Ombudsman for Victims of Crime Marks Restorative Justice Week
November 21, 2016 – HALIFAX (Nova Scotia) – Office of the Federal Ombudsman for Victims of Crime
Canada’s Federal Ombudsman for Victims of Crime, Sue O’Sullivan, is in Halifax to participate in the 2016 Restorative Justice Week symposium November 21-22. Hosted by the Nova Scotia Restorative Justice Program, in partnership with the Nova Scotia Department of Justice and Dalhousie University, the two-day symposium provides an opportunity for practitioners, policymakers and other stakeholders to discuss the potential of restorative justice to improve outcomes for victims and offenders.
Restorative justice can offer victims the chance to express how the trauma has affected their lives, and to ask questions, while at the same time providing offenders with insight into the consequences of their actions.
- Restorative justice is a philosophy and an approach that views crime and conflict as harm done to people and relationships.
- It is a non-adversarial, non-retributive approach to justice that emphasizes healing in victims, accountability of offenders, and the involvement of citizens in creating healthier, safer communities.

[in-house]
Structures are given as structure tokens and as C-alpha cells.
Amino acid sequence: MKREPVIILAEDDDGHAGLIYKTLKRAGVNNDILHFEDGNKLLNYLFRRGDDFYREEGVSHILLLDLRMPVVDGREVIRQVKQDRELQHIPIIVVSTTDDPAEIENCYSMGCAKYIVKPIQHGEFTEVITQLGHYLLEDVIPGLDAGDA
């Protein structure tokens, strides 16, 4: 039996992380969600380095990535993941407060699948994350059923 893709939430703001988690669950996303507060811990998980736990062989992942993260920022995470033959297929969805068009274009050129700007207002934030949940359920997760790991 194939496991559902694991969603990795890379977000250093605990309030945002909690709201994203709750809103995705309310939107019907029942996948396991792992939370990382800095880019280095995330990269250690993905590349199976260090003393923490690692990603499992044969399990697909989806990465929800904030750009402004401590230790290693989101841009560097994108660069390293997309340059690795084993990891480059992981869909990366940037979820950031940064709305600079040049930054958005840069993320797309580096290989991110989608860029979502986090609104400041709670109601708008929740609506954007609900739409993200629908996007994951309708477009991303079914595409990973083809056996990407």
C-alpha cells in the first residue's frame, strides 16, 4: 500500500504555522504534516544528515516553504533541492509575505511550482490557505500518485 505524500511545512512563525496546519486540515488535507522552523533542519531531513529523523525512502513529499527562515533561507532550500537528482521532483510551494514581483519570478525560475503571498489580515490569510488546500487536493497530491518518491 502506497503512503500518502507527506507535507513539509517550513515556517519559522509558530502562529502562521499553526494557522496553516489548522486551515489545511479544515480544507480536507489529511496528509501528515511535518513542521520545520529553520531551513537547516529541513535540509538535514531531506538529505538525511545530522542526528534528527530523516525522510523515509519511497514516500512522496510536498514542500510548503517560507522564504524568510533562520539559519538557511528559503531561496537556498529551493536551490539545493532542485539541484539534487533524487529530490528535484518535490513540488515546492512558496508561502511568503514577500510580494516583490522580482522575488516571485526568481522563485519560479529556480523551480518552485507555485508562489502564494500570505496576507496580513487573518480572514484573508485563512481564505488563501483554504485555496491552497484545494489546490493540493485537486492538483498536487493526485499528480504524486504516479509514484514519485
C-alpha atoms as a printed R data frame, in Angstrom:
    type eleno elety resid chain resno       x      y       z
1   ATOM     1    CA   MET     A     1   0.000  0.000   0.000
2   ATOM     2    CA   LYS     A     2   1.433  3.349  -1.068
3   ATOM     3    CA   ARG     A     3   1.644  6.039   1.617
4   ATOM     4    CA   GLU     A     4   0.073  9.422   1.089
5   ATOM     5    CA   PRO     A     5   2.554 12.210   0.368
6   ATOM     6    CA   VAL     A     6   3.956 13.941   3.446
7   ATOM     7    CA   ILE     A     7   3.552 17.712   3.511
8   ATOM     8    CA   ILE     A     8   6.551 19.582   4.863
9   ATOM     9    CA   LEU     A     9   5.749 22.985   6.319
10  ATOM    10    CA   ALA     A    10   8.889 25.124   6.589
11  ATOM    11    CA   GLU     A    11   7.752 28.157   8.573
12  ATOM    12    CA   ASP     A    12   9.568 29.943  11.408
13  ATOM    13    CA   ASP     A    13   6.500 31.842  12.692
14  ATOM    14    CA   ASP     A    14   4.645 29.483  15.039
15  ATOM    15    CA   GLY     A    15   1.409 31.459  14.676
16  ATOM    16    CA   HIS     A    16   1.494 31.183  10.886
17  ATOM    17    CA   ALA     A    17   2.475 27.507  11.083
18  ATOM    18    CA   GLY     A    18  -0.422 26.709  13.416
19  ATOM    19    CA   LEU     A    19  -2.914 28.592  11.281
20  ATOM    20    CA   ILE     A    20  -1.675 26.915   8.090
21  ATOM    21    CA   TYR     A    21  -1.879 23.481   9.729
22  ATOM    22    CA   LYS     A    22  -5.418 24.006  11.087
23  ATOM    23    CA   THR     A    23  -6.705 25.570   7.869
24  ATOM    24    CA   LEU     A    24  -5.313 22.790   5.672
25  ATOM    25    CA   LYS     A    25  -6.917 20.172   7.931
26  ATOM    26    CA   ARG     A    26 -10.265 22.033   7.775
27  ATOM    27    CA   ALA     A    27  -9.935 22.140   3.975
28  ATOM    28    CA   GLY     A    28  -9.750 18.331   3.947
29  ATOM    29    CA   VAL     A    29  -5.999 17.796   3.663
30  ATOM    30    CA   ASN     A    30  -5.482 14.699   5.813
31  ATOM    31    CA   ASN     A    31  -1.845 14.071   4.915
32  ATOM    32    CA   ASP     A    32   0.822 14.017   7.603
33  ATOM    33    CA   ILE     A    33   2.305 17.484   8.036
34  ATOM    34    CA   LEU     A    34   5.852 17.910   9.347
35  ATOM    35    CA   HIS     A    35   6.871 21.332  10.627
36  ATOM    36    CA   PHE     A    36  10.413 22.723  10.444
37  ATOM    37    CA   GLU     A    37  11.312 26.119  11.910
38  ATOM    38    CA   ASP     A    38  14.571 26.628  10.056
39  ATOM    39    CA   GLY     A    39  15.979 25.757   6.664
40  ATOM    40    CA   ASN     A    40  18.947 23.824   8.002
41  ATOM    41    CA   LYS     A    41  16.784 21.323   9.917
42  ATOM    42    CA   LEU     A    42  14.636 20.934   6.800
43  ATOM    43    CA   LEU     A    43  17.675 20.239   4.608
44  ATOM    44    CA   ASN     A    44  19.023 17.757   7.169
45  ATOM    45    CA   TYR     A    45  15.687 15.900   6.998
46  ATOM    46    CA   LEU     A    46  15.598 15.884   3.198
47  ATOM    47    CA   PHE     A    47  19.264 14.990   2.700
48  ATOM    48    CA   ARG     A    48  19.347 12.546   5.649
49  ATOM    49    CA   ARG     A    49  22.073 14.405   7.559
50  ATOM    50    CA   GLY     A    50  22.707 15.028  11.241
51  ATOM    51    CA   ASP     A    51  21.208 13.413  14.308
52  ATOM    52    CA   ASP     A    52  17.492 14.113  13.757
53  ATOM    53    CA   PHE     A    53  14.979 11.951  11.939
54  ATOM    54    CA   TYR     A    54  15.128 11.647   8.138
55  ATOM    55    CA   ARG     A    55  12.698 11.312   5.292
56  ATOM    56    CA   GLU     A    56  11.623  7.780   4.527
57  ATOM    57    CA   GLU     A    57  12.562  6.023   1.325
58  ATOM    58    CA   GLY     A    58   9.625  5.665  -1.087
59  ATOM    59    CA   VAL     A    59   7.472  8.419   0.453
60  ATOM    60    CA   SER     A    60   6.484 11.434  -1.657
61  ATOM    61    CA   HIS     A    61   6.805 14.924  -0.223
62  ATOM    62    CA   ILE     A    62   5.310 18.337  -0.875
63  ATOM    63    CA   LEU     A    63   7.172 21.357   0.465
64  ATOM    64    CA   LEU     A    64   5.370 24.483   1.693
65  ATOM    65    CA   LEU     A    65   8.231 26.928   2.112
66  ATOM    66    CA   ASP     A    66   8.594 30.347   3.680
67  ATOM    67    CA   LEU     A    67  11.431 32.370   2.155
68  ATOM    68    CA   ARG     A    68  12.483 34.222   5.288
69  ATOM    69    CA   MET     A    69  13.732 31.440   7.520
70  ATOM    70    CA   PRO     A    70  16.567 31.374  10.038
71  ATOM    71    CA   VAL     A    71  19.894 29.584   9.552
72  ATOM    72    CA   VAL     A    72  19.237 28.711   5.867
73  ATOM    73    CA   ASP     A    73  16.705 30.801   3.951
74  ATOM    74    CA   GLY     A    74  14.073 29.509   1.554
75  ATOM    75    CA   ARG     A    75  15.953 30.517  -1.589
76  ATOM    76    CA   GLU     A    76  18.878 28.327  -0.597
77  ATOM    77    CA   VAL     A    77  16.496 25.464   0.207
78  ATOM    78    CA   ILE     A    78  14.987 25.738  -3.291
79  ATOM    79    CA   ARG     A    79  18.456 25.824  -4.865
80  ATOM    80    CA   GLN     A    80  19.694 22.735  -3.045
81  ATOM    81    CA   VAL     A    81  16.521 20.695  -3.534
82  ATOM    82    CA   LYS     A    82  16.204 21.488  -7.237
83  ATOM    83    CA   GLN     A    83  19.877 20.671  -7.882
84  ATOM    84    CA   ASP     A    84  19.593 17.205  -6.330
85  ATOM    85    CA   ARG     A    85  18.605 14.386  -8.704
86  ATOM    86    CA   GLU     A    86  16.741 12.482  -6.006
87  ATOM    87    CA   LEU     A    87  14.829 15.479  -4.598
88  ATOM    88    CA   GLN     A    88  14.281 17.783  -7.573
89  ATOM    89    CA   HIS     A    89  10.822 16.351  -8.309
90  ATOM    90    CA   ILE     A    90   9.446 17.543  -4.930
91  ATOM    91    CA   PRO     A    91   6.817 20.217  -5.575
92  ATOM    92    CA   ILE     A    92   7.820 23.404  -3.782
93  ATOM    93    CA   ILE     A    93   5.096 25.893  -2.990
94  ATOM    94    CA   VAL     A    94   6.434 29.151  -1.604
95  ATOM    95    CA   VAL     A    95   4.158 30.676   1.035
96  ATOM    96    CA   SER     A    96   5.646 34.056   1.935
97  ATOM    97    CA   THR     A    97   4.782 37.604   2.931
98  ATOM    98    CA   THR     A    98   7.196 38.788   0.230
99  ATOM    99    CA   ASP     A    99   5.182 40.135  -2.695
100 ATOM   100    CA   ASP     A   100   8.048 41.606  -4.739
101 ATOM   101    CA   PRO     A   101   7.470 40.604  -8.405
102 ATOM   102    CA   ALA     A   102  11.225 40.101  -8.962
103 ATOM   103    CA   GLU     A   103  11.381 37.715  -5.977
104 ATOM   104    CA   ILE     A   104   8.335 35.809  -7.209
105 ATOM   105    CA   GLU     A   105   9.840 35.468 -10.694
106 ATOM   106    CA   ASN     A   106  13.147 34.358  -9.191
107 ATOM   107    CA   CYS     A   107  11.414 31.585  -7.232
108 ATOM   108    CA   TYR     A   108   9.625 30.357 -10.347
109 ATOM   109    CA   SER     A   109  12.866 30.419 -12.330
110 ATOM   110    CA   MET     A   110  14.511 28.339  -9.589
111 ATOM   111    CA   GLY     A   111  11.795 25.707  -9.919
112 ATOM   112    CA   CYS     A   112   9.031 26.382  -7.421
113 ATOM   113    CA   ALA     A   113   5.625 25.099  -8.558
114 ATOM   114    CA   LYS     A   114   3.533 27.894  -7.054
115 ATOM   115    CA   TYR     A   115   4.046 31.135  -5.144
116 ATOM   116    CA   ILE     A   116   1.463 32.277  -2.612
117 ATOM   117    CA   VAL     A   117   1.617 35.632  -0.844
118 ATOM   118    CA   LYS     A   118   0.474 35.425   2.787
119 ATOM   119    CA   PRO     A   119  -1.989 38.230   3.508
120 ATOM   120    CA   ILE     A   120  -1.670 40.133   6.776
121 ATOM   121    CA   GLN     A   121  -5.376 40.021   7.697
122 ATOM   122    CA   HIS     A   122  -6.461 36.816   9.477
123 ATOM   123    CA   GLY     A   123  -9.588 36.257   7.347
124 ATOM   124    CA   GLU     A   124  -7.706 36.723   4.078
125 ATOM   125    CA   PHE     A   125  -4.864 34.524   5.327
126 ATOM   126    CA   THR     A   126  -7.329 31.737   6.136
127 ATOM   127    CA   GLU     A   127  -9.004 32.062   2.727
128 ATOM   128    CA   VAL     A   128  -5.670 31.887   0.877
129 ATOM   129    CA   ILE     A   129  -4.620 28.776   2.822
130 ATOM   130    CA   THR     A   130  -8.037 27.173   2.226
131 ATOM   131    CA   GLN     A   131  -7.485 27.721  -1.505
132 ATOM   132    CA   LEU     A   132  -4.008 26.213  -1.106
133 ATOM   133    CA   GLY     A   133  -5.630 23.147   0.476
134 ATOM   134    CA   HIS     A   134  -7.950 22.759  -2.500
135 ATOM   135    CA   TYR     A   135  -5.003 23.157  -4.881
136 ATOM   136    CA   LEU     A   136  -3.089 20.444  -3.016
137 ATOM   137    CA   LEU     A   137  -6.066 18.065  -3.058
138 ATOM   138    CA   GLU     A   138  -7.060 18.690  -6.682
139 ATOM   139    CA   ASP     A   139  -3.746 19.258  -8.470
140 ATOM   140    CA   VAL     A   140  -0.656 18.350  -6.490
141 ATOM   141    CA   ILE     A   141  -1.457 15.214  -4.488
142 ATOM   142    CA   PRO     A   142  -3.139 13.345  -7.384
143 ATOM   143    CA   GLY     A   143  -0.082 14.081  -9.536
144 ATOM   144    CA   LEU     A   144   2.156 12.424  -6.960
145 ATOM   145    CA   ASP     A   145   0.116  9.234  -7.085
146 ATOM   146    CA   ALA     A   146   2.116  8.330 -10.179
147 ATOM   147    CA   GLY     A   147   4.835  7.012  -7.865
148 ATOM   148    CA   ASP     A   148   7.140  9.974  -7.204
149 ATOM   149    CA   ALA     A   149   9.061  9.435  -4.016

- The goal is to reach meaningful, satisfying, and fair outcomes through inclusion, open communication, and truth.
“I am always interested in initiatives and solutions that consider victims’ needs and support them in their journey," said Ms. O’Sullivan. “Victims should be provided with a variety of options to assist them face their new realities and for some, restorative justice can be a valuable experience.”
The Office of the Federal Ombudsman for Victims of Crime helps victims to address their needs, promotes their interests and makes recommendations to the federal government on issues that affect victims.
- Office of the Federal Ombudsman for Victims of Crime http://www.victimsfirst.gc.ca
1 Source: Correctional Service Canada, http://www.csc-scc.gc.ca/restorative-justice/003005-0007-eng.shtml